Ultra thin coating technology offers new opportunities for cotton finishing.
Today, as part of a visit to the University of Georgia (UGA), Athens to deliver a seminar on “Sustainable Materials: Mind to Market,” at the department of textiles, merchandising and interiors there, it was obvious how interdisciplinary research is vital to move the textiles sector forward.
Professors Sergiy Minko and Suraj Sharma of the department of textiles, merchandising and interiors at UGA are exploiting nanotechnology to develop sustainable dyeing and finishing techniques for cotton textiles. The research group has come-up with nanocellulose gels that can be used to dye cotton and blends.
Nanocellulose gels obtained from bleached pulp are dyed to obtain nanocellulose-dye dispersions, which are then coated on to textiles. Spray coating and screen printing methods can be used to obtain the coloration using the gels.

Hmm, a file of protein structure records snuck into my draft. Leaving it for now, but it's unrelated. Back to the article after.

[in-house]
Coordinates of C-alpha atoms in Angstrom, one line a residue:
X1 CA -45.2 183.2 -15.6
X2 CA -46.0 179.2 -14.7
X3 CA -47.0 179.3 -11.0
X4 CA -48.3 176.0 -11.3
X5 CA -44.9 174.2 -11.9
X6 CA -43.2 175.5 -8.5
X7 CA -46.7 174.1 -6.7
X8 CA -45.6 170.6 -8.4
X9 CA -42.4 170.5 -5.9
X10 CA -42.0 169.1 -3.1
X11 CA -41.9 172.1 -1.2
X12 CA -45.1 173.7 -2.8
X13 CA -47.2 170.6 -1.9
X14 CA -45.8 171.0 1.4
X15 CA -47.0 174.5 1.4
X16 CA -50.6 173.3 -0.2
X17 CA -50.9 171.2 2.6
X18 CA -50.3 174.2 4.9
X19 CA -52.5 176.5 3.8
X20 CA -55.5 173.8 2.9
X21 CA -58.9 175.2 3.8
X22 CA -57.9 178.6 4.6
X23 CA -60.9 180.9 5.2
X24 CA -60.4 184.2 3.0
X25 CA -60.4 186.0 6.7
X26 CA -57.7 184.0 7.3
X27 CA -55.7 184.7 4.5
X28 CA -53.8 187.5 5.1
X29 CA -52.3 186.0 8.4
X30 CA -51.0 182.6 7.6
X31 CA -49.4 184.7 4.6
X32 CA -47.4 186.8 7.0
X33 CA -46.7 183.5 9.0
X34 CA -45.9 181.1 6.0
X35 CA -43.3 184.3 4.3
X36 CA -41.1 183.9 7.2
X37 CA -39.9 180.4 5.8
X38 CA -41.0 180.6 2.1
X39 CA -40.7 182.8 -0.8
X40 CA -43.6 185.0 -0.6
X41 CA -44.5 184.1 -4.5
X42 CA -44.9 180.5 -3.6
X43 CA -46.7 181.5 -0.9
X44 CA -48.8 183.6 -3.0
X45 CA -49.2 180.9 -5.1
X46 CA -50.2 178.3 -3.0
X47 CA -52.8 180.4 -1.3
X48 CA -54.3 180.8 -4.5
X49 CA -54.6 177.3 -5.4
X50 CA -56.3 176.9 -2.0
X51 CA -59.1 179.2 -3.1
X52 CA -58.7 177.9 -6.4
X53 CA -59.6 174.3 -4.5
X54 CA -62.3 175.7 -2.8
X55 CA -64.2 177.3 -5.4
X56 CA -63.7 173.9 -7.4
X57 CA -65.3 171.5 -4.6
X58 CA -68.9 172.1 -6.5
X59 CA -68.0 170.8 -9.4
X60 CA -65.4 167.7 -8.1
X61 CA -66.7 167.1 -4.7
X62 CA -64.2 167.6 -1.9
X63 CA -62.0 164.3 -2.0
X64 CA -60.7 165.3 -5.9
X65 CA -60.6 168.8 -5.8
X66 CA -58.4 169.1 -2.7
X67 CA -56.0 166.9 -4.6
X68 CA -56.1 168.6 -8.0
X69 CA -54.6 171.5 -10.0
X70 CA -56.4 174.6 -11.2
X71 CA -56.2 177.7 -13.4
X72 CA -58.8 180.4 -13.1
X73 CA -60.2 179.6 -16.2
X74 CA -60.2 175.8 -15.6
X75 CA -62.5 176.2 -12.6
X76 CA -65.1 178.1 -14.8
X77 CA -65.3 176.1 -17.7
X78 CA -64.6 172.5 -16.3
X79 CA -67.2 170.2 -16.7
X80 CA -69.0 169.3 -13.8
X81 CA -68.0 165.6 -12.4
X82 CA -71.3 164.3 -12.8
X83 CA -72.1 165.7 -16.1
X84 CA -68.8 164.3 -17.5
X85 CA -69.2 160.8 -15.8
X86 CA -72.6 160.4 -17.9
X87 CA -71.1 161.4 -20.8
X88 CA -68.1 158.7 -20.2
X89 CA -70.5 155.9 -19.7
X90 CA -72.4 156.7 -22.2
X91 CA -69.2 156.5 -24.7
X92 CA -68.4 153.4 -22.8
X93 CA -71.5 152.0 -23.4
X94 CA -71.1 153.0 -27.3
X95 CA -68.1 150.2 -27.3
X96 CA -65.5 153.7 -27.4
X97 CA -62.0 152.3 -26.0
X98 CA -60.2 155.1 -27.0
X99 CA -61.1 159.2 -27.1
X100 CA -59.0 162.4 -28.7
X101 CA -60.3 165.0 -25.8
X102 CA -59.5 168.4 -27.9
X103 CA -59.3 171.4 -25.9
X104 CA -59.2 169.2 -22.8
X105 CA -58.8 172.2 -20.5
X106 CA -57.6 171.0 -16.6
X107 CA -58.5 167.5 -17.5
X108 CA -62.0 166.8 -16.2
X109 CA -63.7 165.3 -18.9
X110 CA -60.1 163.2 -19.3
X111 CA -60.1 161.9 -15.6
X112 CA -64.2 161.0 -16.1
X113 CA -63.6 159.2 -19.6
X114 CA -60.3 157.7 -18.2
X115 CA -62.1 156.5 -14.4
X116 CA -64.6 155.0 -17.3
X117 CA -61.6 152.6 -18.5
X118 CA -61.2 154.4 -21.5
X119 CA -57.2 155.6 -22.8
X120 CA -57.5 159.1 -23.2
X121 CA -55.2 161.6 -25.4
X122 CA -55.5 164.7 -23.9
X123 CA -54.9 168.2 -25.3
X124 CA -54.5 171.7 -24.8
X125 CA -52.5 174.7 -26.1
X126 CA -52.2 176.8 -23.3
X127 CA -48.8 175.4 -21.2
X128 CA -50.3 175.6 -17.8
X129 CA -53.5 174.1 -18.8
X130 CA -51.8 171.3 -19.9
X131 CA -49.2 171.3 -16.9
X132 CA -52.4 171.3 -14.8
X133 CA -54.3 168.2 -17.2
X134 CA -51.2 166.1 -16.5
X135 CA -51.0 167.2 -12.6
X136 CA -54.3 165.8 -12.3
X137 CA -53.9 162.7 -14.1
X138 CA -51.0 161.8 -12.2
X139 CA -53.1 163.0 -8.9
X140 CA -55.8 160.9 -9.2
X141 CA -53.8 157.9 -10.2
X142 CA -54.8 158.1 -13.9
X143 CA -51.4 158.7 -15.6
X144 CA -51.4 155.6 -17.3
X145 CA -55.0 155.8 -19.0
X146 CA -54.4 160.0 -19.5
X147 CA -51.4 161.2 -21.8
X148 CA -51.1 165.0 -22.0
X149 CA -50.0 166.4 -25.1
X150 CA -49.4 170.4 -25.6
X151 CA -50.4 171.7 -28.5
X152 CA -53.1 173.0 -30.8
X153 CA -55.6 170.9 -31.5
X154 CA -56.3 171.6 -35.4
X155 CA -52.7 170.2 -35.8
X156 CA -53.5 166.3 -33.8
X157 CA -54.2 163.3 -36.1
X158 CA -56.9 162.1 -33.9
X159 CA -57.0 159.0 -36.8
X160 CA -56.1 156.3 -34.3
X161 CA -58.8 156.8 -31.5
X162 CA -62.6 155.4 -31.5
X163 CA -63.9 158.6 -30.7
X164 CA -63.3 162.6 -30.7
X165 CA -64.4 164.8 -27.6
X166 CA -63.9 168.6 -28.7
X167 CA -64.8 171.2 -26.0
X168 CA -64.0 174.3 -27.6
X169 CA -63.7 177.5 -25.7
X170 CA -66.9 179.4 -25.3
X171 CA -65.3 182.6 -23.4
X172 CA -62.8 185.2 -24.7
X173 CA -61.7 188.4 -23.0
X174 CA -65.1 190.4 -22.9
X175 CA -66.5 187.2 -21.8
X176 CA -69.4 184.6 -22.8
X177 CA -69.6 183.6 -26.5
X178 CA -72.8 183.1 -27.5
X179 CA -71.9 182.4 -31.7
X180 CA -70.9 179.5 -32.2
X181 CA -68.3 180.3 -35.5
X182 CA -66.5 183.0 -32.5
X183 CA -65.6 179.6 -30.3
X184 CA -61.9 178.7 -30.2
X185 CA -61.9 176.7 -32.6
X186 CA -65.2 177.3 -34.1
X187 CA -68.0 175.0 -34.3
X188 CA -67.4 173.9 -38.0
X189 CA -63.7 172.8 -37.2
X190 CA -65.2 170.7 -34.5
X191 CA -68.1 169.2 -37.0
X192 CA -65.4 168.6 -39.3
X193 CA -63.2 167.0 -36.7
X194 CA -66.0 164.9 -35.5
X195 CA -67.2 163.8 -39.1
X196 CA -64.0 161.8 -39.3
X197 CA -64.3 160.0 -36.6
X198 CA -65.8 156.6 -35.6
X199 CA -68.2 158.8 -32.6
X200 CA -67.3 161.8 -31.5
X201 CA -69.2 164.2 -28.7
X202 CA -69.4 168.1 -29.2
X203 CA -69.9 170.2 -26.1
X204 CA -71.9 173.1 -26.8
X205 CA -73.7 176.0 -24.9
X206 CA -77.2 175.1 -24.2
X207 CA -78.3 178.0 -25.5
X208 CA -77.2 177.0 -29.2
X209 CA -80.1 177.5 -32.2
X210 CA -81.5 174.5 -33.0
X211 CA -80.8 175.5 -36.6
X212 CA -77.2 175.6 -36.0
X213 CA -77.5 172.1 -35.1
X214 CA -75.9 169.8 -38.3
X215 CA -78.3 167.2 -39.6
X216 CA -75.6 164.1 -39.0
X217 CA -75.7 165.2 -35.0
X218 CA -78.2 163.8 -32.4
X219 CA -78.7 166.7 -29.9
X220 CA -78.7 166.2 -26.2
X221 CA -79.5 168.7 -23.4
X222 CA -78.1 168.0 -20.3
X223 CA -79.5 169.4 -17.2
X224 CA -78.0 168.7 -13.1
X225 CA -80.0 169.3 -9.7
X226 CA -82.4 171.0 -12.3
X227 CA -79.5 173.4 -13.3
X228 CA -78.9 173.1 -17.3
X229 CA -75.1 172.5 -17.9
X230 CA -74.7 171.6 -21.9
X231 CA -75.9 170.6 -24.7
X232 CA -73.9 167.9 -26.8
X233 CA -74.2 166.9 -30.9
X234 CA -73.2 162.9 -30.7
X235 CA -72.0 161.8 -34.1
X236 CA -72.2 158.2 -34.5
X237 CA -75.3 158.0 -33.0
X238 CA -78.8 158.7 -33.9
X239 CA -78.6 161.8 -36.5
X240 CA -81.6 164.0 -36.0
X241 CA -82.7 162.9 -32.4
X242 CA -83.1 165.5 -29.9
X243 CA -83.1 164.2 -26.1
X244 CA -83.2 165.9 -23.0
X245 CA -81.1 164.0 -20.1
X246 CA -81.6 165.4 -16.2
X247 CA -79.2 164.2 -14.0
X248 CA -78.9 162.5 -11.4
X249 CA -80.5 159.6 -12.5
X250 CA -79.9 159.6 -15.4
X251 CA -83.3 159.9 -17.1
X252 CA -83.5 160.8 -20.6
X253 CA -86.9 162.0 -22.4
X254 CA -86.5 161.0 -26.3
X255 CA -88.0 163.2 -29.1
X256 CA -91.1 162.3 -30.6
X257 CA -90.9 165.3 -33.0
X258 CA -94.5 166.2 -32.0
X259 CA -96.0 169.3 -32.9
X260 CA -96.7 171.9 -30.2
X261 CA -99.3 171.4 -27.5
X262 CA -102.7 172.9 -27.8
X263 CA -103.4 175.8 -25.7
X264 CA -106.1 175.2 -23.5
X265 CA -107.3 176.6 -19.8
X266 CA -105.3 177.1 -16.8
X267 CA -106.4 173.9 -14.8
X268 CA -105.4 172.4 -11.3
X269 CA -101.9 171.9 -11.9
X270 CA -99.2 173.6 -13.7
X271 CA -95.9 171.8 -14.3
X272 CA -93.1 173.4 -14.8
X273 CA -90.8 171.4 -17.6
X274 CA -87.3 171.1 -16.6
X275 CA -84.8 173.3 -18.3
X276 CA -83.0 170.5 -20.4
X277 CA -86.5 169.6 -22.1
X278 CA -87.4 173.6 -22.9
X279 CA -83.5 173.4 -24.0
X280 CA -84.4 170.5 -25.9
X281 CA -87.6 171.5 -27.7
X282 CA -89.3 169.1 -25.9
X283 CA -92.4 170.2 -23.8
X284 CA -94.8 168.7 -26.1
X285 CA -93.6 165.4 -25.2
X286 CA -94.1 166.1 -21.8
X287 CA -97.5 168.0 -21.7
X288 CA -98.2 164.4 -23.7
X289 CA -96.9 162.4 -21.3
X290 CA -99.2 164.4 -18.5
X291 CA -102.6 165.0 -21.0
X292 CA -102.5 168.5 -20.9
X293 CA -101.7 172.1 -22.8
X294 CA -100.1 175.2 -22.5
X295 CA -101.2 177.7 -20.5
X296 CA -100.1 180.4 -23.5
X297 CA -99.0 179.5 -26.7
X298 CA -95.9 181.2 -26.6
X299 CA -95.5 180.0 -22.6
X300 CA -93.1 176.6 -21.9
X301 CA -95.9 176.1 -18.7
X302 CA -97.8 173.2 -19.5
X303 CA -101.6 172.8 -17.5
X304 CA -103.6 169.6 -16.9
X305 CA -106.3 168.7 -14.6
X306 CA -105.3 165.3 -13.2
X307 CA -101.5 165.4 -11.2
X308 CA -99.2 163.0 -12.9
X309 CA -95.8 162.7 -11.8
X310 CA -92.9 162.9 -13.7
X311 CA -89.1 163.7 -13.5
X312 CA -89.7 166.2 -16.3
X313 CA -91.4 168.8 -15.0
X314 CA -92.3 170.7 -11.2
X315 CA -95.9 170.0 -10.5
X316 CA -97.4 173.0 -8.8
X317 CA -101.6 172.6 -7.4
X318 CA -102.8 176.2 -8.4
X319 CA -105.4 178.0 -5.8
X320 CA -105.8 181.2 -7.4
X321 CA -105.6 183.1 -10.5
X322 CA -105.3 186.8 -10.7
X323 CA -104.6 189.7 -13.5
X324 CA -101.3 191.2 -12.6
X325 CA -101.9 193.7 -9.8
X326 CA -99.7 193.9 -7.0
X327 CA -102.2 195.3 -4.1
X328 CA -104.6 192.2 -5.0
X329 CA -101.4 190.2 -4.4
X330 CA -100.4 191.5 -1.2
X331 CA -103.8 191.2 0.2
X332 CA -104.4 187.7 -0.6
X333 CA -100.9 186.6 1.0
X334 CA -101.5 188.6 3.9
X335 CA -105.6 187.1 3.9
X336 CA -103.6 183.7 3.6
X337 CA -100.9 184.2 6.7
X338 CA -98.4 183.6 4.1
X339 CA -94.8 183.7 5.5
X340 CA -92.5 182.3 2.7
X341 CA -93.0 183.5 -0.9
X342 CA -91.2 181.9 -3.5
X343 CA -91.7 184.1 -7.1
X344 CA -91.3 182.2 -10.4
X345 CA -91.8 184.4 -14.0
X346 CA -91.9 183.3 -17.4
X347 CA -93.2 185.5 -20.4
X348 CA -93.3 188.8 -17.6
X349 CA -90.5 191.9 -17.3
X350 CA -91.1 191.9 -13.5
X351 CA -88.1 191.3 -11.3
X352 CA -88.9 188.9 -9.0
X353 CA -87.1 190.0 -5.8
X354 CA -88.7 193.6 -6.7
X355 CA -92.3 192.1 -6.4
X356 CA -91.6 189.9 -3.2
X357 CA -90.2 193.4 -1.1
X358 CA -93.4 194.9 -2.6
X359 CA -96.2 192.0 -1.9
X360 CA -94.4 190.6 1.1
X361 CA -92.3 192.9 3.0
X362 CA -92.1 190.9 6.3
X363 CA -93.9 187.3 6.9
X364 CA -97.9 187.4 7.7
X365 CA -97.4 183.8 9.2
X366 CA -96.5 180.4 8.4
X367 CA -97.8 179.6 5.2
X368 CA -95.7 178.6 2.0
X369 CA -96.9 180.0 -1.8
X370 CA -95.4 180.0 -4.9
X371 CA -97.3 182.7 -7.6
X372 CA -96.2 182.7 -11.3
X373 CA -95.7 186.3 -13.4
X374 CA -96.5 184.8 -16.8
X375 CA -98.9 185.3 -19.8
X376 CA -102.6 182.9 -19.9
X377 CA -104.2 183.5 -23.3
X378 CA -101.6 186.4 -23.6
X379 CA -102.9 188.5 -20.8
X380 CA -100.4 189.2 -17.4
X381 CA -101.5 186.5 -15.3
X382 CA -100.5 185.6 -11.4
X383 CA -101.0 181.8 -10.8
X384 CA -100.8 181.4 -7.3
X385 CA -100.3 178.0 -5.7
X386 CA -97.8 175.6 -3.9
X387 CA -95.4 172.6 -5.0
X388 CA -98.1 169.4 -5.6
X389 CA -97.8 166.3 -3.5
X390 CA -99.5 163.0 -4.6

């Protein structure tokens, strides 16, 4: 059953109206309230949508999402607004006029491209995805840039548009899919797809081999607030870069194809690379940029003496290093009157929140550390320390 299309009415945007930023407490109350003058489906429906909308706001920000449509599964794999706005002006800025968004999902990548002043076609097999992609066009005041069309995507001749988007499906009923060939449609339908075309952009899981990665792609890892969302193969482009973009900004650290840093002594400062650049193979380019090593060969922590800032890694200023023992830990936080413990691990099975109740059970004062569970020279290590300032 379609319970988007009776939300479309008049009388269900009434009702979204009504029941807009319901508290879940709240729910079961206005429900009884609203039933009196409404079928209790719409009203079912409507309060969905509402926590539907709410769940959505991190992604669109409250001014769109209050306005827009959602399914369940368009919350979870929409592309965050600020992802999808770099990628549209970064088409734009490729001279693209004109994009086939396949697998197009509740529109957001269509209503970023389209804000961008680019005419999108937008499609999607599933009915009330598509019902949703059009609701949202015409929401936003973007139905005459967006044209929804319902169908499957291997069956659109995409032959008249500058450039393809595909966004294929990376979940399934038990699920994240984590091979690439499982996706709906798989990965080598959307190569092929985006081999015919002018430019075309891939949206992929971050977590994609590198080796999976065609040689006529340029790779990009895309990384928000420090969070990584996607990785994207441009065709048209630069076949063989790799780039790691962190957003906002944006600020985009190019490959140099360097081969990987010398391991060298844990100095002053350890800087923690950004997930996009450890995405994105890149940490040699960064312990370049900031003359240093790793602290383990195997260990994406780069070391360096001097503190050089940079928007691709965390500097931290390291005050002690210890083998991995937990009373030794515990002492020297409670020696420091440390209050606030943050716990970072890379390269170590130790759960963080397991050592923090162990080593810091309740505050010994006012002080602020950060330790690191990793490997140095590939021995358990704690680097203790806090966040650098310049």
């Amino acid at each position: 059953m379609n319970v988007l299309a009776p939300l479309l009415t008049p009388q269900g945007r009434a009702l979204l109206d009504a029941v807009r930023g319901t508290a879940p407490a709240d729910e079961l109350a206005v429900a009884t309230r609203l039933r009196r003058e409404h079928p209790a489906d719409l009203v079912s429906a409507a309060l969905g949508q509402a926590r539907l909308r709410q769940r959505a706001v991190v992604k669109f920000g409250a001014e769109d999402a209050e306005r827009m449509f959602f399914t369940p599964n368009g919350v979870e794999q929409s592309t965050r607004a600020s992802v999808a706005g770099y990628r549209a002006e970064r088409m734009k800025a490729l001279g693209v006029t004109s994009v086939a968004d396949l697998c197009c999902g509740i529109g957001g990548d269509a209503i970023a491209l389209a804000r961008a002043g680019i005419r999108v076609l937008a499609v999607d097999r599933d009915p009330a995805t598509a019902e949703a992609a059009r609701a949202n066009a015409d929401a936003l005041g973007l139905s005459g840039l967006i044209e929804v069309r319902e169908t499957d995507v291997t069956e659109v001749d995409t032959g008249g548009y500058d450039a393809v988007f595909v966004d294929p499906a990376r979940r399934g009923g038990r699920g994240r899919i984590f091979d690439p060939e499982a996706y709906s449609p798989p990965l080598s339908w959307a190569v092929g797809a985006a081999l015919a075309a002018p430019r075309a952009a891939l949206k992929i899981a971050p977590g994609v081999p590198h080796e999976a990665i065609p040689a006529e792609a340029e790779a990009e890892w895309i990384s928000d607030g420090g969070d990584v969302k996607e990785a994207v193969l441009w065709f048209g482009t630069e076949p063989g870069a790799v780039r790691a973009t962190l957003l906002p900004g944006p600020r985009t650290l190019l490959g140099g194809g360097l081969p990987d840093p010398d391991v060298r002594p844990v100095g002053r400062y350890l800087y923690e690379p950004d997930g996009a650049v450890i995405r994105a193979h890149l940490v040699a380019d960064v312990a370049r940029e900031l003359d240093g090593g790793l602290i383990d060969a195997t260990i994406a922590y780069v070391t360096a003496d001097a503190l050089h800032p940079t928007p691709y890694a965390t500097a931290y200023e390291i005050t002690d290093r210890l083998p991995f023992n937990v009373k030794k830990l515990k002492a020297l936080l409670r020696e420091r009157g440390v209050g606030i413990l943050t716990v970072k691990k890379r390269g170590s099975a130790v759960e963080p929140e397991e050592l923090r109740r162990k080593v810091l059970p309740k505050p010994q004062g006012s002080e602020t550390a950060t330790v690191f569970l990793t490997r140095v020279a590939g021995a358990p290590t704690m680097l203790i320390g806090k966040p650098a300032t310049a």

Ms. Anuradhi Liyanapathiranage, a research scholar from Sri Lanka, working on the project stated that pretreatments such as scouring and bleaching do not affect the dyeing efficiency.
Ms. Smriti Rai from India has effectively utilized the ultrathin coating technology to dye cotton using reactive and indigo dyes. The gel technology uses less water and the dye fixation is higher than the exhaust method, stated Smriti Rai.
The research group is optimistic that cost-effective sustainable processes can be made commercially viable, which can move the textile industry into the next phase.
Seshadri Ramkumar, Texas Tech University, USA